So, picture this: Here’s the good news, you’ve been tapped to direct Doctor Sleep, a sequel to one of the most beloved movies and books of all time. See, that’s great news and sounds pretty exciting. But, you see, there’s a catch: The author of The Shining, Stephen King, is famously not a fan of Stanley Kubrick’s cinematic adaptation of The Shining. But Kubrick’s film is, overwhelmingly, considered a classic. So, yes, this is the predicament Mike Flanagan found himself in: How does he thread that needle to make fans of Kubrick’s version happy and also make King happy, because if King isn’t happy, then this movie isn’t getting made. Ahead, Flanagan takes us through some of that negotiation.
In Doctor Sleep, Ewan McGregor plays Danny Torrance, who was a child during the events of The Shining, as he watched his father, Jack Torrance (played, iconically, by Jack Nicholson) slowly go mad at a Colorado mountain resort called the Overlook Hotel. Danny has his own demons now, as he struggles with addiction, and tries to reconcile the shared power he has with a young woman named Abra (Kyliegh Curran), whose shining powers put her life in danger.
Now, King’s original book was filled with ghosts and magical powers called shining. These elements are in Kubrick’s film, but downplayed, to the point that there’s debate if the hotel is haunted or if Jack is going crazy, or if it’s a combination of both. Kubrick’s interpretation of the book is far more vague, something King doesn’t like. So, now, in Doctor Sleep, Danny (and a few others) have their powers front and center, but at the same time we return to a recreation of the Overlook Hotel that we saw in the film, going as far to even recreate some scenes from Kubrick’s film. So, yes, Flanagan is walking a tightrope, but he seems pretty happy to be out there.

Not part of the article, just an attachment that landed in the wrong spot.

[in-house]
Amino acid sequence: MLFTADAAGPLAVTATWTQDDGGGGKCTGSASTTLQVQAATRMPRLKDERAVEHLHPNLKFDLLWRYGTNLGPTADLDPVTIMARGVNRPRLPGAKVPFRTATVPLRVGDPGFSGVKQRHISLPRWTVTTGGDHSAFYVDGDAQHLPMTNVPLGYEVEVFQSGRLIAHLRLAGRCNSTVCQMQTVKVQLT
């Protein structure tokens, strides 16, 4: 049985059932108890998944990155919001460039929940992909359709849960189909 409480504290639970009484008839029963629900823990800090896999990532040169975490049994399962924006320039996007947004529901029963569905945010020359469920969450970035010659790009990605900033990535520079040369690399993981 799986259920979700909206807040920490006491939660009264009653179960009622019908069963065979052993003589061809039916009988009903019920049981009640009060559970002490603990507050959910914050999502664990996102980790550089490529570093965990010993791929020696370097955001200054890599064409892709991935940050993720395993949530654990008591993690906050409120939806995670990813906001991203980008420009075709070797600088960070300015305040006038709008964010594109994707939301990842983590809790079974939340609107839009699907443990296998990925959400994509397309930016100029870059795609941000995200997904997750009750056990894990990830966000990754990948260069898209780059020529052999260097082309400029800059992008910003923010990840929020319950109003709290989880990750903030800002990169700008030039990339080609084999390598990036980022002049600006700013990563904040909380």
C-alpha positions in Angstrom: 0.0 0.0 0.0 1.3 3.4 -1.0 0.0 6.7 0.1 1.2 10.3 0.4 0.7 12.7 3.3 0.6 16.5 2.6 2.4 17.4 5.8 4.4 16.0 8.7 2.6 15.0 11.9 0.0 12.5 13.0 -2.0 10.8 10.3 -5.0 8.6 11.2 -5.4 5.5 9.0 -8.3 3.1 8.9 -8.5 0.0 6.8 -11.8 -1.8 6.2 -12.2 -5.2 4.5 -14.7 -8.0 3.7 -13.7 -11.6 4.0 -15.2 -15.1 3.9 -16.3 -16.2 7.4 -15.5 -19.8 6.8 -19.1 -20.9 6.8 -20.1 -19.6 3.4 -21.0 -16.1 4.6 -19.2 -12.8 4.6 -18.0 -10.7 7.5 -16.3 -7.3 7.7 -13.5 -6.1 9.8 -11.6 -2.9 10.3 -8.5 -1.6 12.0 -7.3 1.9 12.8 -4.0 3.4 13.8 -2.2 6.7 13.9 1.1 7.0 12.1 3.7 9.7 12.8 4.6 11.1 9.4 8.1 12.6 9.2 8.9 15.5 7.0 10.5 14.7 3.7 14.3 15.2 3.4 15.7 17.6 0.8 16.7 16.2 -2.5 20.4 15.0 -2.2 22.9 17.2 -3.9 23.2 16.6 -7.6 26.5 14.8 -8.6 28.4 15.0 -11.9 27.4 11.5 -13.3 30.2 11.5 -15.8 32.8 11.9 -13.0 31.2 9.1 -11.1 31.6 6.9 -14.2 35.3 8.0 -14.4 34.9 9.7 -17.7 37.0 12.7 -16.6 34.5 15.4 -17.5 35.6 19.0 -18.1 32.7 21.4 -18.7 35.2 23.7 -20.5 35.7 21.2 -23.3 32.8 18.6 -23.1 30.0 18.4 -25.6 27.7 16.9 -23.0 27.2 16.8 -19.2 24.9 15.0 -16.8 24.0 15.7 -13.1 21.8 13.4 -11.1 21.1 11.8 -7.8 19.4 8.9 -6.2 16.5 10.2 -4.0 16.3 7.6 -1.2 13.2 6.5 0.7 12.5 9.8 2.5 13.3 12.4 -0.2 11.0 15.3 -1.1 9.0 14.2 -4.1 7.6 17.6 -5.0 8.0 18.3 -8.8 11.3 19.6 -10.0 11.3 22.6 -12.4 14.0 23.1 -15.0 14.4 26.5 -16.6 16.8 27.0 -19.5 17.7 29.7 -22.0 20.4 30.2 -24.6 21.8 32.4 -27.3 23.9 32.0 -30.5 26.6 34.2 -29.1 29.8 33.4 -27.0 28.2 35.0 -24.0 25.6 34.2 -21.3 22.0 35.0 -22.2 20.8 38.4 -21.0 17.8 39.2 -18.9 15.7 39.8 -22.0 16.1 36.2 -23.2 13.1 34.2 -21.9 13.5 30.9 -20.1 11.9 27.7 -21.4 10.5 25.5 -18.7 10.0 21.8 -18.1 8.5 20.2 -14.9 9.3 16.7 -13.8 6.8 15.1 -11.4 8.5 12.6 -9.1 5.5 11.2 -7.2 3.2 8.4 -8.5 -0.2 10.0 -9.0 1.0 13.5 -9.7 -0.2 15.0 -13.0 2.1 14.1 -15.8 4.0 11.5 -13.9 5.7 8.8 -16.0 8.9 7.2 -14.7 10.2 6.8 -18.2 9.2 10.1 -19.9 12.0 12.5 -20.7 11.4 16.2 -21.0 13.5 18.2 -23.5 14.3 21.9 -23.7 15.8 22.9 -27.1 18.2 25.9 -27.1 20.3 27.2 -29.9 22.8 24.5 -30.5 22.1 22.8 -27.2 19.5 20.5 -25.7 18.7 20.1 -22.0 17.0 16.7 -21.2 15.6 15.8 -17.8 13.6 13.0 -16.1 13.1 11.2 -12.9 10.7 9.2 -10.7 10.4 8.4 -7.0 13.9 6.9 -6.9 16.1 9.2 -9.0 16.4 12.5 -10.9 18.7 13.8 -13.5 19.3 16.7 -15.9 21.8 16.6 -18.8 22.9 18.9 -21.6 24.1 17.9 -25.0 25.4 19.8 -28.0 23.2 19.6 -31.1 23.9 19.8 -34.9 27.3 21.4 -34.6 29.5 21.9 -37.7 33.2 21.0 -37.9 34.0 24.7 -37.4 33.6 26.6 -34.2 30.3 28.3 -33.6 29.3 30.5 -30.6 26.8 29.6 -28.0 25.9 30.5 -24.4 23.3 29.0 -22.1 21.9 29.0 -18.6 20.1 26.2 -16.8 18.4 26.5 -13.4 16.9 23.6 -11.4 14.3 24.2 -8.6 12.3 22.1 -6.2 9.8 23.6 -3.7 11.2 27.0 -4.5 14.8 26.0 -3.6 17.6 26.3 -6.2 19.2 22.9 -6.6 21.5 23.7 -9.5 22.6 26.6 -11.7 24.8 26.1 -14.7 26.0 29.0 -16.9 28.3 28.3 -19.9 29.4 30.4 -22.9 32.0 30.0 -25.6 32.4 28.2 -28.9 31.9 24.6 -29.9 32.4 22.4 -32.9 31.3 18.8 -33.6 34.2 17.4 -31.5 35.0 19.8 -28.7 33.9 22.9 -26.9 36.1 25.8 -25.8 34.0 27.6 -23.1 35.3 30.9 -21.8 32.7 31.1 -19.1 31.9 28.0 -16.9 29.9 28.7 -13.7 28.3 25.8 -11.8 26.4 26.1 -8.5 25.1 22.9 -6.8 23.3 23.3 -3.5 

So, Stephen King famously doesn’t love the Kubrick version of The Shining, but it’s beloved by most human beings. But the guy in charge isn’t the biggest fan. How on Earth do you bridge that?
Well, it was one of the conversations that I was the most afraid to have in my life. As someone who’s loved the Kubrick film since I was a kid, and studied it, and been influenced by it, and defined by it in so many ways – and someone who’s also been a Stephen King fanatic also since I was a child, this guy’s my hero. I always had an ache in my heart when I would think about the gulf that existed between Kubrick’s adaptation and King’s book.
I think a lot of people feel that way, but the rest of us didn’t have to do what you did.
Well, I didn’t have to do it either, was the thing.
Okay, that’s fair.
I wanted to. Yeah, I had this weird thing when I read Doctor Sleep. I’m reading this perfectly quintessential Stephen King story, and I’m loving it as a King fan. But all of the images in my head, all of them were Kubrick’s. That’s the language that I know when I talk about the Overlook Hotel, or the Torrance family. That is the visual language that exists in my imagination. And so, I didn’t really see another way. I didn’t really have a choice as I saw it. My whole job is to try to take a movie out of my head and put it on a screen. And the movie in my head looked like Kubrick’s Shining. So, the pitch I had to make to King was: I’m not alone in this at all. And the visual language that people have in their imaginations? The Overlook Hotel has existed in the imagination of people all over the world for decades, and the Overlook that exists in their imagination is Kubrick’s.